The front month July RBOB gasoline contract has been under pressure in recent sessions and could be in the midst of a key reversal. The market has run into some significant resistance around the $1.88 region and could potentially be headed for a retest of the recent congestion zone around $1.63.

Not surprisingly, the recent move lower in gasoline prices coincides with weaker crude oil prices. The front month CME crude contract for July delivery has also been under pressure in recent sessions, and appears to have put in a near-term top after closing underneath $60 per-barrel. A congestion zone is starting to be seen in between $52 and $55.

The gasoline market is currently facing a variety of headwinds that could weigh on prices. The ongoing U.S./China trade war is already having an impact on the economies of both countries. After nearing a deal in recent weeks, talks fell apart and both sides have pushed away from the bargaining table. The U.S. has since raised tariffs on $200 billion of Chinese goods from 10 percent to 25 percent while China has raised tariffs on $60 billion of U.S. goods. With no agreement in site, the war over trade could add to the current economic slowdown, reducing demand for gasoline and other commodities.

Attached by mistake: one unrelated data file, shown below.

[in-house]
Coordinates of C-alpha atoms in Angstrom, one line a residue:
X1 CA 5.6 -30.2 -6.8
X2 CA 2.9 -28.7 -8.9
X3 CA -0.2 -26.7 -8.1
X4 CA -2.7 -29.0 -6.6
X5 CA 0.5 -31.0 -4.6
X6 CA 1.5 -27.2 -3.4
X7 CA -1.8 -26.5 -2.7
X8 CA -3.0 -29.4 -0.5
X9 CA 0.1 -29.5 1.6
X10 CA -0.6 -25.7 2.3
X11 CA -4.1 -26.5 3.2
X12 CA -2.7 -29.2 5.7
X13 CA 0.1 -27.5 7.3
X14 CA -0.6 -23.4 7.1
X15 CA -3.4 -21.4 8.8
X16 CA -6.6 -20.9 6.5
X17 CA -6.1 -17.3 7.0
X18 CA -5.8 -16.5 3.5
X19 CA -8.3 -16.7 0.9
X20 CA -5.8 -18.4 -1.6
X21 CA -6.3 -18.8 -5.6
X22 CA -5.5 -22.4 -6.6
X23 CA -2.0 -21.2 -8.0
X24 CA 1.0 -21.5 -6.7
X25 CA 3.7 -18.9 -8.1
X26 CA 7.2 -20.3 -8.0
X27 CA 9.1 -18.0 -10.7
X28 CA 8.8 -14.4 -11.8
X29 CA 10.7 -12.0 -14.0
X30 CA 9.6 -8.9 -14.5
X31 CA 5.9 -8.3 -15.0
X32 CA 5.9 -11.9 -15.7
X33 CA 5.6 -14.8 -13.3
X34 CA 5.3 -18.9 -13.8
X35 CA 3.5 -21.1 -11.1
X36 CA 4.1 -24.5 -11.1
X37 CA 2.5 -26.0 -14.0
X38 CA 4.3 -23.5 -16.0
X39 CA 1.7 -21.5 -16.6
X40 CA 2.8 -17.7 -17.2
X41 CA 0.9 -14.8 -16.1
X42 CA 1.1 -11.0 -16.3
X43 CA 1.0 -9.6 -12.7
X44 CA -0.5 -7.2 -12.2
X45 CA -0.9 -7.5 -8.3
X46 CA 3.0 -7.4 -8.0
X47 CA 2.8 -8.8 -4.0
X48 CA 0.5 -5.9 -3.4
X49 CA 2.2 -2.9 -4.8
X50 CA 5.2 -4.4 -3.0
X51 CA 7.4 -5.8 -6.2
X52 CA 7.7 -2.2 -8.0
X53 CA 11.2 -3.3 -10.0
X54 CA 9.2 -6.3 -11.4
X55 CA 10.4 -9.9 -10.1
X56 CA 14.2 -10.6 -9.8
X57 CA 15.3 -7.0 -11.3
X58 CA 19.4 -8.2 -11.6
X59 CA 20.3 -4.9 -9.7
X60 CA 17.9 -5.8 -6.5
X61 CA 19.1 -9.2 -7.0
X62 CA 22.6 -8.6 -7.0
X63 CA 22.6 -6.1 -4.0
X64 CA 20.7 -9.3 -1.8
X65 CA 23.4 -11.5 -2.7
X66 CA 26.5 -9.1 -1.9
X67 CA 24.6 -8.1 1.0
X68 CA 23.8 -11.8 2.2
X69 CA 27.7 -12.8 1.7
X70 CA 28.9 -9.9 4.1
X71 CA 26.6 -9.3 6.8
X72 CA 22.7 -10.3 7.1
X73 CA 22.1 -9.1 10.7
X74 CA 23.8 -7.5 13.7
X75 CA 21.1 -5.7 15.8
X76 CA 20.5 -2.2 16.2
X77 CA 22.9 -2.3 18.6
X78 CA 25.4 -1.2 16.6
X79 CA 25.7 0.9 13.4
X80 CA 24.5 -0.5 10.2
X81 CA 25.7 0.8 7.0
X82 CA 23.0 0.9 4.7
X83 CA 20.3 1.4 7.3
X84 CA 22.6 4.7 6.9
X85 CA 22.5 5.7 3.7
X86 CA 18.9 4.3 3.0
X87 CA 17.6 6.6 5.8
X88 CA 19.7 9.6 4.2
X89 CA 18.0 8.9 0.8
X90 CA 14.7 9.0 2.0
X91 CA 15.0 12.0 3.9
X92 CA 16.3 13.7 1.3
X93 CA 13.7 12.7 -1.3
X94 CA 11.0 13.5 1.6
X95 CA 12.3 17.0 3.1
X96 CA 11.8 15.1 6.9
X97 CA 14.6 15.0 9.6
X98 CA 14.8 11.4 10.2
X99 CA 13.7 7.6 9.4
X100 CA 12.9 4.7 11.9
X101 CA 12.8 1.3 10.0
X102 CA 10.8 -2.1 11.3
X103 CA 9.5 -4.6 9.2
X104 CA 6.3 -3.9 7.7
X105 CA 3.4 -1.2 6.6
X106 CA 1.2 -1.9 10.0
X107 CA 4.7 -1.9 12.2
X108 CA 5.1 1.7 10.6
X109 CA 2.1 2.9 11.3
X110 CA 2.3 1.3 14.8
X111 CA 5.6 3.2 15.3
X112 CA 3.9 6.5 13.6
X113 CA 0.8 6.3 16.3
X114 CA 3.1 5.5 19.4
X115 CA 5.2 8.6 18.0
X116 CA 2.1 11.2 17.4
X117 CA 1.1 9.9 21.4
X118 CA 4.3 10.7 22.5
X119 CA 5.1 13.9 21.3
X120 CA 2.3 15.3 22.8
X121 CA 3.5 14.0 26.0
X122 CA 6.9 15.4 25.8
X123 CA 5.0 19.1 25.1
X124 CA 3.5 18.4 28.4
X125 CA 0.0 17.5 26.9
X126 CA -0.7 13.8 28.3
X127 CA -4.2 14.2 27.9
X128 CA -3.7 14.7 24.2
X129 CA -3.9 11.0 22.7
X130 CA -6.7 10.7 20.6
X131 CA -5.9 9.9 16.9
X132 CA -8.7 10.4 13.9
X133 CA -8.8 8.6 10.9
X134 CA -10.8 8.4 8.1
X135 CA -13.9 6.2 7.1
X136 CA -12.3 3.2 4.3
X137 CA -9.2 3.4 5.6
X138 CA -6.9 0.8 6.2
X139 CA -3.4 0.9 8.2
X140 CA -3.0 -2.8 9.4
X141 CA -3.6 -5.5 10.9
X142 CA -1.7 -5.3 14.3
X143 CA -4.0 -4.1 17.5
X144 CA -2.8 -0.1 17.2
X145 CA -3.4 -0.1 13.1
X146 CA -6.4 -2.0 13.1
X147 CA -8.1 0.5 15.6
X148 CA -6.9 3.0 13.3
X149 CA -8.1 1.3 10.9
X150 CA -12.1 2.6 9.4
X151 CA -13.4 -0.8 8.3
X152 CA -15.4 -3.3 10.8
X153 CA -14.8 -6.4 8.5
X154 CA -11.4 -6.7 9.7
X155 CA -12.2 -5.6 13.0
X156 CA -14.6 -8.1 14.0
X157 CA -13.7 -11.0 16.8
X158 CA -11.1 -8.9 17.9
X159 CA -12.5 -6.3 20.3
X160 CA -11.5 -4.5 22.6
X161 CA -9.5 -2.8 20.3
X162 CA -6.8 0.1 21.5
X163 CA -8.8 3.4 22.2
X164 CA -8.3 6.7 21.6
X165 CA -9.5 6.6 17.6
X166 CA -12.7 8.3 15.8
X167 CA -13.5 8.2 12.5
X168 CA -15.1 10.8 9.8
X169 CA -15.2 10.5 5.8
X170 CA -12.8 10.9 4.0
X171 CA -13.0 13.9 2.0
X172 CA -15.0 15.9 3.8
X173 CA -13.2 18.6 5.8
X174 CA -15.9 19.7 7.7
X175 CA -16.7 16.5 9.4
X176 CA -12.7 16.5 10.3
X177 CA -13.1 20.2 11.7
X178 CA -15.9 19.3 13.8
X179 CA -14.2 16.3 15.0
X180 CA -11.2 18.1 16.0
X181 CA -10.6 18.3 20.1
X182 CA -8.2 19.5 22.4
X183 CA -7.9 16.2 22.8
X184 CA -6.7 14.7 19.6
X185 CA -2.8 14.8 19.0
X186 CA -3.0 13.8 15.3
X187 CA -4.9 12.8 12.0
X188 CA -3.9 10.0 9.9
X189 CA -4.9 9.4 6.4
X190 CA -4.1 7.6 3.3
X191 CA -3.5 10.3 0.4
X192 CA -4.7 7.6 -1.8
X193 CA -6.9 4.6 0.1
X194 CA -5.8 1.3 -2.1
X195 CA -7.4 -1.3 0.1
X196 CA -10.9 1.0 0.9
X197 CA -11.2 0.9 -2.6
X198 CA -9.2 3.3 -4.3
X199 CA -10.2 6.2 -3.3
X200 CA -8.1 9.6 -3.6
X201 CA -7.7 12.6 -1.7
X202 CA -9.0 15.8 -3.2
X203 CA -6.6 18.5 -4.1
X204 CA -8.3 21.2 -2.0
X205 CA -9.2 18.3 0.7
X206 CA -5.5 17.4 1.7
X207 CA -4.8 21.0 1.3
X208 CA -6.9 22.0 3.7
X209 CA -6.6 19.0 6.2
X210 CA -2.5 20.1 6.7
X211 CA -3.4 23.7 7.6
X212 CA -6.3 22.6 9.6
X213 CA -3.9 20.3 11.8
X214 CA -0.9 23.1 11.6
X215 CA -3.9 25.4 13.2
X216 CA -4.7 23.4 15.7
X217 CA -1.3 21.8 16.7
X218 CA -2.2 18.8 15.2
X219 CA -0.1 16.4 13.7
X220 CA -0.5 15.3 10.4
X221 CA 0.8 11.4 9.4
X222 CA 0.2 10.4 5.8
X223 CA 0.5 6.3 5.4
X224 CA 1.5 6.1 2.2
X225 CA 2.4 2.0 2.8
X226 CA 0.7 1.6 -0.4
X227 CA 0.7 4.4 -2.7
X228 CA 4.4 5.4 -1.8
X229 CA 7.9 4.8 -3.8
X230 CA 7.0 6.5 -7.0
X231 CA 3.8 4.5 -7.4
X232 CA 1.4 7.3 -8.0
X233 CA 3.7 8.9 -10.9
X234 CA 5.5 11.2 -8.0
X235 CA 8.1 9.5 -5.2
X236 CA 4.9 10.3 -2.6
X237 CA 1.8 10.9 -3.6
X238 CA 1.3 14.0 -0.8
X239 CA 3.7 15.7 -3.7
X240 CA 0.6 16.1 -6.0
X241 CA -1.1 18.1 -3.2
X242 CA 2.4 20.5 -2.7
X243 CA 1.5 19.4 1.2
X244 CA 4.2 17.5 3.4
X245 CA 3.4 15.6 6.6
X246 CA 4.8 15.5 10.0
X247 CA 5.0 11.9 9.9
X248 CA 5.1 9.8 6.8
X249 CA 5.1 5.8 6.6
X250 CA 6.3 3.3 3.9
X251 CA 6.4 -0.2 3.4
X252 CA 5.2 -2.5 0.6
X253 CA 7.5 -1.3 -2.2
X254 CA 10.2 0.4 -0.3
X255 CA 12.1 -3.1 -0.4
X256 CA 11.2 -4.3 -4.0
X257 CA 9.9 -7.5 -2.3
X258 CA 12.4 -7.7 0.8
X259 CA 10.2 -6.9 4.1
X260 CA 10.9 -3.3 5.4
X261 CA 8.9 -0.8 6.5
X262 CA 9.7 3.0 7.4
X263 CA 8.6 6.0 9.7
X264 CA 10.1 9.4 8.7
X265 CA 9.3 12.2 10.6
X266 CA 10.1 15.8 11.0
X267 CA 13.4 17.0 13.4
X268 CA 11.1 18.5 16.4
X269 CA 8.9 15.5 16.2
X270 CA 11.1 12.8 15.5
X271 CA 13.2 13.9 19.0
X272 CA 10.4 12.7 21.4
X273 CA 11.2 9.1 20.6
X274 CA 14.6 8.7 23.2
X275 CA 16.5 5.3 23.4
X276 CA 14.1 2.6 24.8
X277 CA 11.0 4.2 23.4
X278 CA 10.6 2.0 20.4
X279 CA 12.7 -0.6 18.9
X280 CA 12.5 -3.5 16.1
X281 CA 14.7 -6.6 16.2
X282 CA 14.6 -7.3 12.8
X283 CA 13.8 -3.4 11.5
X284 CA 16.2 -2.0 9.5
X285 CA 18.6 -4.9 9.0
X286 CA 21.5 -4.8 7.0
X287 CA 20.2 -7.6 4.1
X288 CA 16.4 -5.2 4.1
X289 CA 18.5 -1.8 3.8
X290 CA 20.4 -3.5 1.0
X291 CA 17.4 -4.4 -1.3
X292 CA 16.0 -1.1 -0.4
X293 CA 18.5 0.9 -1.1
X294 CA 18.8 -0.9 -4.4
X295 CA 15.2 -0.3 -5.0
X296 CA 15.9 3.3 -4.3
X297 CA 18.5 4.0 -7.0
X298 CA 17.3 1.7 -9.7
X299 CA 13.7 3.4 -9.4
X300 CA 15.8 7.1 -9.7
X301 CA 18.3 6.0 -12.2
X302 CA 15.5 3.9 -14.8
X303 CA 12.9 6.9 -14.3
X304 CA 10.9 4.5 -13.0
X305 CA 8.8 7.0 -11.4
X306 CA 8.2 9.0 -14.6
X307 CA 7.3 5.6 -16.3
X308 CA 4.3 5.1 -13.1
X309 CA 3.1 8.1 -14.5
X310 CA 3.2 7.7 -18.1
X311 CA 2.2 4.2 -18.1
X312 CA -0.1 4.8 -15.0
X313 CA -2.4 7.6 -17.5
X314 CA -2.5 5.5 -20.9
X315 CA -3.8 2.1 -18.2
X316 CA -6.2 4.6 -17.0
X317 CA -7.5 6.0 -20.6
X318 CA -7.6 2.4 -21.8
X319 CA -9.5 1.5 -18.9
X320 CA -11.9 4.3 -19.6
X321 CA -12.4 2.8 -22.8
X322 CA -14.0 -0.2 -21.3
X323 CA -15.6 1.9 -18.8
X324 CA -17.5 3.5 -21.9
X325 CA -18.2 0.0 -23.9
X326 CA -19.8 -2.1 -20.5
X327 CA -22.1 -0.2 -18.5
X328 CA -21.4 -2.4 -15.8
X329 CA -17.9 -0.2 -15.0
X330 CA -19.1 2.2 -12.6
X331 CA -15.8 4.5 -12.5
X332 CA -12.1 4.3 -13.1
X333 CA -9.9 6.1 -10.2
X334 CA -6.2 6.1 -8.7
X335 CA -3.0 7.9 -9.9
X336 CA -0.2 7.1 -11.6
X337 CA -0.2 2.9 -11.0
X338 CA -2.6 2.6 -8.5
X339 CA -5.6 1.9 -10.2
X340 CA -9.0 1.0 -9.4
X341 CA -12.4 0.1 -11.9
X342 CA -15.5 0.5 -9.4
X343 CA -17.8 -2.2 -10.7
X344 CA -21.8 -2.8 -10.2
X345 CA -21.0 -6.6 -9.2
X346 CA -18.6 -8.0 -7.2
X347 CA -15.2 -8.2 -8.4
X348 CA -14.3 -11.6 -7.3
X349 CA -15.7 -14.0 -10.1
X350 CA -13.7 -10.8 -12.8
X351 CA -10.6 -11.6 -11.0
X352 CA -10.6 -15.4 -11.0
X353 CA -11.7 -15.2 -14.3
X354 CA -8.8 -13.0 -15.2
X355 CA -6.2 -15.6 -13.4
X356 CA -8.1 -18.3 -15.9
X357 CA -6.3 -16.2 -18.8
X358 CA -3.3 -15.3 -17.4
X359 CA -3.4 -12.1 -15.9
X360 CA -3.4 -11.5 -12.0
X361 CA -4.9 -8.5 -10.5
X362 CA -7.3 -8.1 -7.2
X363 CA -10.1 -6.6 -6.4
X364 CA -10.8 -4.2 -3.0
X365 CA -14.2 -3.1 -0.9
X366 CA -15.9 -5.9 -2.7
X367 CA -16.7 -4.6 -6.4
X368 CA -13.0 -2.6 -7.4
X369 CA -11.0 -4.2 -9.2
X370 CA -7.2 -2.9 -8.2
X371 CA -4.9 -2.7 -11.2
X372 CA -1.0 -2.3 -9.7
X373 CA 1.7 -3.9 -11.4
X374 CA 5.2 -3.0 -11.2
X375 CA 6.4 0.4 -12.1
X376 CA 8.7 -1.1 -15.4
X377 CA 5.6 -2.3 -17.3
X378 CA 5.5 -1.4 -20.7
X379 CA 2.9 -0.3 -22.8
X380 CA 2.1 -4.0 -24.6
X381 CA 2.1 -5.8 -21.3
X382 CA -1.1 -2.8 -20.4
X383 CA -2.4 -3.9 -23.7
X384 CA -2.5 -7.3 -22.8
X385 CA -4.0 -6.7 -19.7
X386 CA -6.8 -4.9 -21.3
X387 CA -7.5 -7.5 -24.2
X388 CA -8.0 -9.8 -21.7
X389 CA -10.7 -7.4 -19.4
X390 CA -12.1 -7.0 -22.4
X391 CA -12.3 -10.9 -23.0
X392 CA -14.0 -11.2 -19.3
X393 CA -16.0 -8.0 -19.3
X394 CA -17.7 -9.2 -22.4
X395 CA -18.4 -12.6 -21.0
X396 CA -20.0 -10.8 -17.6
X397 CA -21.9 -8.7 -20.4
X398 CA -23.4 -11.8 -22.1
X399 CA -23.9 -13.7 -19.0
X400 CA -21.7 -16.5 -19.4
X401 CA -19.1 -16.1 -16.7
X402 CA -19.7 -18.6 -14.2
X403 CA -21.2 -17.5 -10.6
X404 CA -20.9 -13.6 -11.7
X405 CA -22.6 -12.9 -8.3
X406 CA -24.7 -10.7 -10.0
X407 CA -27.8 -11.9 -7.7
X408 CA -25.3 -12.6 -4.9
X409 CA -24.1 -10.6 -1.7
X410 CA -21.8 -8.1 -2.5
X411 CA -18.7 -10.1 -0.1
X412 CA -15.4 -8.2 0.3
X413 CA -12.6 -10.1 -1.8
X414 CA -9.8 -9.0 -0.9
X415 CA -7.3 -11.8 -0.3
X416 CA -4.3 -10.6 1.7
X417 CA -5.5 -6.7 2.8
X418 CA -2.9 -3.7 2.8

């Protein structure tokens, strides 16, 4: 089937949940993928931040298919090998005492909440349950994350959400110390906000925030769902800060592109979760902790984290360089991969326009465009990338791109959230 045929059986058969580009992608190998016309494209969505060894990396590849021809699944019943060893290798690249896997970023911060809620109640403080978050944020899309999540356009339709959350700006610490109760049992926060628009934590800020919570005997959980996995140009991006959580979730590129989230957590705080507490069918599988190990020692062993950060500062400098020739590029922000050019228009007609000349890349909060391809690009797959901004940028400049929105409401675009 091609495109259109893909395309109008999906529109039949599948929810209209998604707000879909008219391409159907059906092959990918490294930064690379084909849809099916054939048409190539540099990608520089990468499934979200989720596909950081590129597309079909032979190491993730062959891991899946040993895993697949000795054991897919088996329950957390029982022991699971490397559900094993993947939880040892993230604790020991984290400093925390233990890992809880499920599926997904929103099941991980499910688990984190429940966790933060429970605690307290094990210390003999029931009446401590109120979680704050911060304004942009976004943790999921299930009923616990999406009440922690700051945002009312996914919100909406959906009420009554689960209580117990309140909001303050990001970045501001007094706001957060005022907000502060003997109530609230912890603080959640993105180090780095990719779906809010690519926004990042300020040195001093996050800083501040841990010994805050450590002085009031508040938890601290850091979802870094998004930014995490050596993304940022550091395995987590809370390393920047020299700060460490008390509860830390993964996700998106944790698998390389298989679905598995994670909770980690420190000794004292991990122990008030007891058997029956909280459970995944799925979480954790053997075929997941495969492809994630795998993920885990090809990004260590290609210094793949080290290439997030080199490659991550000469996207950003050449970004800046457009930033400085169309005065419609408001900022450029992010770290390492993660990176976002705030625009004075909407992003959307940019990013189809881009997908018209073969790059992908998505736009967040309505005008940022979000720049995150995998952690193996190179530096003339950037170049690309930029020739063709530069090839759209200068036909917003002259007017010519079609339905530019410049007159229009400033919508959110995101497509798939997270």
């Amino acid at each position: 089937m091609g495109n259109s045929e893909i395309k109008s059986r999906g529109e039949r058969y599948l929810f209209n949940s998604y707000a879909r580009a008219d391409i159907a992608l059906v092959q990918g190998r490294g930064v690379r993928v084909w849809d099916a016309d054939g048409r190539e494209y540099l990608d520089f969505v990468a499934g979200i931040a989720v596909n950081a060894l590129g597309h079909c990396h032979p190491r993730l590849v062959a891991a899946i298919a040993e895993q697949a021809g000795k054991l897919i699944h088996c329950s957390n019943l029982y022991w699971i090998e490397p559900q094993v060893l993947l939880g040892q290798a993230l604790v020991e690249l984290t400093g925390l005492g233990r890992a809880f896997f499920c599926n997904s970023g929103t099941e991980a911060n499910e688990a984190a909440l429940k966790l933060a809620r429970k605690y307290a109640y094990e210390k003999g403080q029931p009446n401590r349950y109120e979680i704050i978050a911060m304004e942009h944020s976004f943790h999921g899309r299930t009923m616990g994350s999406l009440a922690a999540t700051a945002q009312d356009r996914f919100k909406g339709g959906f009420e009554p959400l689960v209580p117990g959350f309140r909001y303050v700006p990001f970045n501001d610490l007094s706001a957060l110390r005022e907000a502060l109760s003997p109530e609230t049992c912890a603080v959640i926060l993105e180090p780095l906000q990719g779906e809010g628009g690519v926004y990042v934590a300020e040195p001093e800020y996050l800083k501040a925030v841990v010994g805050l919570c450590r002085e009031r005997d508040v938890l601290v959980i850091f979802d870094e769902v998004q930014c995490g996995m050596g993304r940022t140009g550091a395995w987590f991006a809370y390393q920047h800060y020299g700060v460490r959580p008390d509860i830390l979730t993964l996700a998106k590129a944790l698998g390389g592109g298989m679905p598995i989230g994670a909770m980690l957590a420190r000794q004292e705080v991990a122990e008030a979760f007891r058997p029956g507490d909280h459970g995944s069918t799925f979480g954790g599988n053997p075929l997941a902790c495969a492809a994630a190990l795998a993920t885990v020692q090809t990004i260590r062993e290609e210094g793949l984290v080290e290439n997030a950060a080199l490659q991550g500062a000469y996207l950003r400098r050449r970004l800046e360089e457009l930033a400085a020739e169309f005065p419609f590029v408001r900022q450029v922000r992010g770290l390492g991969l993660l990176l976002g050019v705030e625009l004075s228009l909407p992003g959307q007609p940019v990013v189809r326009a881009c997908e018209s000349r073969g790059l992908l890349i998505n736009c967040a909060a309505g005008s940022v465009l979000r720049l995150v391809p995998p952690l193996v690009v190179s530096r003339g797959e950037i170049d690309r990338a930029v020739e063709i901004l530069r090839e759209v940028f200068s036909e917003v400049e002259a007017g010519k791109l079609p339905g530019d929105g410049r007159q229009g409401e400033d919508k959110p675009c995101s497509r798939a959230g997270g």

Crude oil inventories have risen in recent weeks, swelling by nearly 5 million barrels, the highest level since July 2017. Gasoline stocks posted a surprise rise as well, climbing by 3.7 million barrels.

Gasoline prices may have already reached a driving season peak and could potentially remain under pressure as long as the trade war continues.

The ongoing U.S./China trade war as well as U.S./Iranian tensions could potentially move the market significantly in either direction. Although the trade war is likely to remain a bearish catalyst for prices, any further escalation between the U.S. and Iran could potentially send crude oil higher, and gasoline along with it.

The switch from winter-blend to summer-blend fuels is also likely having an impact on prices. In an effort to reduce pollution, summer-blend fuels use different oxygenates, or additives. The summer grade fuel is more expensive for two reasons: First, because of the ingredients it contains. Second, because refineries are forced to shut down to make the switch. The seasonality factor may keep a floor under prices, however, a slowing economy and concerns over demand may outweigh such factors causing prices to potentially trend lower.

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